Location: Rogaland, Norway
Sample: 2500 children in 100 middle school classes
Timeline: 2019 to 2024
Target group: Eight graders in middle school
Outcome of interest: Students’ social and emotional competencies, well-being, motivation and school achievement
Intervention: Comprehensive social and emotional learning curriculum and professional development for teachers
AEA RCT Registration Number: To be registered
Data: Survey measures of students’ social and emotional competencies, well-being and motivation. School administrative records on school achievement. Registry data from Statistics Norway on family background and school achievement. Data on implementation and process measures.
Principal Investigators: Edvin Bru and Mari Rege
Investigators: Edvin Bru, Mari Rege, Kjersti Tharaldsen, Sigrun Ertesvåg, Ingeborg Solli, May Linn Auestad
Funders: The Research Council of Norway
Research suggests that teaching students social and emotional skills can improve students' well- being and motivation, reduce emotional distress and loneliness, and improve academic outcomes (Clarke et al. 2015, Durlak 2015, Durlak et al. 2011, Sklad et al. 2012). This is important as students in Norway and other countries report high levels of loneliness and school related stress, and low levels of academic motivation (Lillejord et al. 2015, Skaalvik & Federici 2015). The percentage of students reporting that it is easy to find friends at school has decreased considerably during the last 15 years and loneliness has been linked to dropout from upper secondary school (Frostad et al. 2015). Additionally, studies indicate that nearly half of students in lower secondary schools often experience school related stress (Bakken 2017). Stress can have negative effects on learning and academic performance, especially when it comes to deep and complex learning (Vogel & Schwabe 2016). Stress is often related to perceptions of threats of academic failure. Such threats and actual academic failure can lead to feelings of hopelessness concerning schoolwork. Some students may protect themselves against stress by becoming more cynical concerning school work (Salmela-Aro 2017), which may underlie the negative development of school motivation found in the period from middle school through upper secondary school (Engels et al. 2016, Wang & Eccles 2012).
We investigate intervention effects with at least 100 participating eighth-grade teachers and their classrooms in Rogaland, Norway. In Norway children start middle school at age 13 and high school at age 16. The students have many different teachers in different subjects, but each class has at least one teacher as their homeroom teacher. This homeroom teacher is, in addition to teaching some of the subjects, responsible for facilitating the students’ well-being at school and communication with the parents.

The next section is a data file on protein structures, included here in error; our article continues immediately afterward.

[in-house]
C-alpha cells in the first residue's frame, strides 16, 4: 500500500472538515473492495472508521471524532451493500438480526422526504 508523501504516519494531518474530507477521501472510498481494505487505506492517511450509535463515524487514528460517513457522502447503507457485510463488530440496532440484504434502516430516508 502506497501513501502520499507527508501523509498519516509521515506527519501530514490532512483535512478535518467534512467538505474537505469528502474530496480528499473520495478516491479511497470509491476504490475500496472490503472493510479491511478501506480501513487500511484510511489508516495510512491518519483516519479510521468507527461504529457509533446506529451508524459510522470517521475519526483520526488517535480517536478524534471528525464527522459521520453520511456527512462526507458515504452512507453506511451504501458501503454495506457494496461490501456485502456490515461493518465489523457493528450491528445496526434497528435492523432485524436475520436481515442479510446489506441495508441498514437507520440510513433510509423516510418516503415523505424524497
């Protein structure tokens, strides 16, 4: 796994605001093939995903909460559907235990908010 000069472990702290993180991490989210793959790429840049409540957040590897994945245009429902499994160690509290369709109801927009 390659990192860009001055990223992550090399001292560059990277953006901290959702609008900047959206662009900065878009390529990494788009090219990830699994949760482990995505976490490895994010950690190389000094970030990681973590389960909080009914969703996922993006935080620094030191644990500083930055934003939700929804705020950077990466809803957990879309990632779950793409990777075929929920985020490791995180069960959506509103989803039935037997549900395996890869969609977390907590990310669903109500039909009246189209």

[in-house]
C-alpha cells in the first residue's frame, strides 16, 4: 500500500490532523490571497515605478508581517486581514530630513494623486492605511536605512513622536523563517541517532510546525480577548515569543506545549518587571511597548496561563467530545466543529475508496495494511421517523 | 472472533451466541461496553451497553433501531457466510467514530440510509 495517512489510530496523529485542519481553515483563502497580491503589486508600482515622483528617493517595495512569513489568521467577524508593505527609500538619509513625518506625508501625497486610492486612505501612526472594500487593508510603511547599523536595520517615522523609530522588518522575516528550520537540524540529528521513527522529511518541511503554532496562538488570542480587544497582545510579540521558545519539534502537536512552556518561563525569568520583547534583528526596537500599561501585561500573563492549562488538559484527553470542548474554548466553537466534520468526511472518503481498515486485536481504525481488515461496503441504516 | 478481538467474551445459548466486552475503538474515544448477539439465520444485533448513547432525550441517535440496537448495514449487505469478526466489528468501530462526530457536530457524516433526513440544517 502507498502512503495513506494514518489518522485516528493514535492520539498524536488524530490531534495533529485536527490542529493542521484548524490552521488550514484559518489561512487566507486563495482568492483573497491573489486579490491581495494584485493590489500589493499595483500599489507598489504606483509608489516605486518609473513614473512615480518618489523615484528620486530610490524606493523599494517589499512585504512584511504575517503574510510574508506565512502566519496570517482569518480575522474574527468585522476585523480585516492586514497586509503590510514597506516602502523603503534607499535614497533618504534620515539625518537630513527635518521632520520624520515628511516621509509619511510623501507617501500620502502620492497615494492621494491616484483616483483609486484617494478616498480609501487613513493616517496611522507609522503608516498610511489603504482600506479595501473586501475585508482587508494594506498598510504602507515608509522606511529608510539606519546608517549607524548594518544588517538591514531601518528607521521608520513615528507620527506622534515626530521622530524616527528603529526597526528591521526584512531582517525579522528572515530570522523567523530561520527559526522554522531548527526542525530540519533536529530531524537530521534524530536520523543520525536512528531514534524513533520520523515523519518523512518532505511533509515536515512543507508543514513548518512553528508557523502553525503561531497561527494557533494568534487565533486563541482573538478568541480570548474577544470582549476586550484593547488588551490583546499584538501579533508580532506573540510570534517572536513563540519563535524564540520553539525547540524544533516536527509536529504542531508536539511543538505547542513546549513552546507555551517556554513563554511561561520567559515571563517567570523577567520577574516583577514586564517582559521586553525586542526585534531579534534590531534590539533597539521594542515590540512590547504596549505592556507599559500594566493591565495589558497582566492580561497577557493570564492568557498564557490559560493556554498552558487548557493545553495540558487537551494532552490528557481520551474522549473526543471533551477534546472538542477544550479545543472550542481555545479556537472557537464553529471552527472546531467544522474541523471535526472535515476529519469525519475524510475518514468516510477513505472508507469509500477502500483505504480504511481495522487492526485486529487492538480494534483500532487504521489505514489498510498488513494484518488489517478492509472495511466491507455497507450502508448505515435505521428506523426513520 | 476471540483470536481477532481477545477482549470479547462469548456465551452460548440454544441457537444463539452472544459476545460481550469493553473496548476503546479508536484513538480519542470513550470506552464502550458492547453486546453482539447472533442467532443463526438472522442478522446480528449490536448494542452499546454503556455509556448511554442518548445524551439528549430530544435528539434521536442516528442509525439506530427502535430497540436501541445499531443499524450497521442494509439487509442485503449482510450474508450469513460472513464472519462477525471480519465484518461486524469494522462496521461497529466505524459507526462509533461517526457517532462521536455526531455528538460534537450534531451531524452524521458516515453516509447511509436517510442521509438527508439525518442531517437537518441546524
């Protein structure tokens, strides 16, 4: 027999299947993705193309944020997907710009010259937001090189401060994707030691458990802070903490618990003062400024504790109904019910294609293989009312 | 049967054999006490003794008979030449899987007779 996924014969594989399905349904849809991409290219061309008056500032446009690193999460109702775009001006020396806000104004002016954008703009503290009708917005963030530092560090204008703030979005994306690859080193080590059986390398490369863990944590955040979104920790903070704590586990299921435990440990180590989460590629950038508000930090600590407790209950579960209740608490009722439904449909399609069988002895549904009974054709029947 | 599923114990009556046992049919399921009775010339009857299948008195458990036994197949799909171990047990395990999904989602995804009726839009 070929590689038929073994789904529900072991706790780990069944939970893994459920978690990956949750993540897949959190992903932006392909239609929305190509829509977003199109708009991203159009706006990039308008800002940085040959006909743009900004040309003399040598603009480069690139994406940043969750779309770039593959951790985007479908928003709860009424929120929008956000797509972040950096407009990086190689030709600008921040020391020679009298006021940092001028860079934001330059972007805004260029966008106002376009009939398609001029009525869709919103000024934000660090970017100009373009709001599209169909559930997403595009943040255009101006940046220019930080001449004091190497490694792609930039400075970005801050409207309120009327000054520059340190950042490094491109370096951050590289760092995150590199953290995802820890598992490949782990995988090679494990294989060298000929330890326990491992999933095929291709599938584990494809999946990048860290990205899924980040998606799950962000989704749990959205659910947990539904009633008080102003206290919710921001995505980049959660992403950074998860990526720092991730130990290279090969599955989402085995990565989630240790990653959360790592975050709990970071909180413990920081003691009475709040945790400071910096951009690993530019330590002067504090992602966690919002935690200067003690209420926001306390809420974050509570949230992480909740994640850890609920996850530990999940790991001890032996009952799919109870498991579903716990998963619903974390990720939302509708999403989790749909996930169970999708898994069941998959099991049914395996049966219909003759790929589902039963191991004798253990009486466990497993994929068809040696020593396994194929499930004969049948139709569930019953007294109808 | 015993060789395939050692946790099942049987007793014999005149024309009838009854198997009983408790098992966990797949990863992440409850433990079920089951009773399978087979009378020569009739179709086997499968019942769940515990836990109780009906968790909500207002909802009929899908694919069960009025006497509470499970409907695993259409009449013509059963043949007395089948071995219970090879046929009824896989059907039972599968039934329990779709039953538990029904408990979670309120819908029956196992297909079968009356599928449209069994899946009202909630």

The intervention consists of a comprehensive social and emotional learning curriculum, referred to as ROBUST. ROBUST fosters competencies in social relationships, emotional regulation, problem solving, and growth mindset. This new curriculum is accompanied by teacher training in how to implement it. The training also includes sections on how teachers can use components of ROBUST in ordinary school subjects. The teachers of the classes in the intervention group were expected to work with the curriculum for at least one hour every week.
We will investigate effects of ROBUST in an RCT with at least 100 participating eighth-grade teachers and their classrooms in Rogaland. In medium and large municipalities, most middle schools have at least two classes for each cohort, and six classes is common. We conduct a two-arm RCT with implementation and process evaluation. We randomly select half of the eighth-grade teachers (and their classrooms) at each school to be treated (randomization at the classroom level within each school). Treated teachers receive the teacher training and implement the ROBUST curriculum with their eight-graders. We assess the children in treated and control prior to intervention in August 2020 (T1), post intervention in June 2021 (T2), and in a one-year follow-up in June 2022 (T3). During treatment implementation the teachers in the control group continue as before. However, in order to encourage participation and commitment to the field experiment, the control group receive the same teacher training two years later (a phase-in RCT). Importantly, extensive measures will be taken to reduce contamination from treated to control classrooms.
The RCT design is supported by a process evaluation investigating the relationship between the quality of implementation, the context of the intervention and the main trial outcomes. The Implementation Process Evaluation framework (Humphrey et al. 2016) guides this process evaluation. A survey and interview approach includes assessment of all key functions: context, the eight dimensions of implementation, and mechanisms of impact. Key sources of IPE data are implementers (teachers), and intervention participants (students) and document analysis (teacher's course assignment).
Results and Policy Implications
First publication is expected in the fall 2022.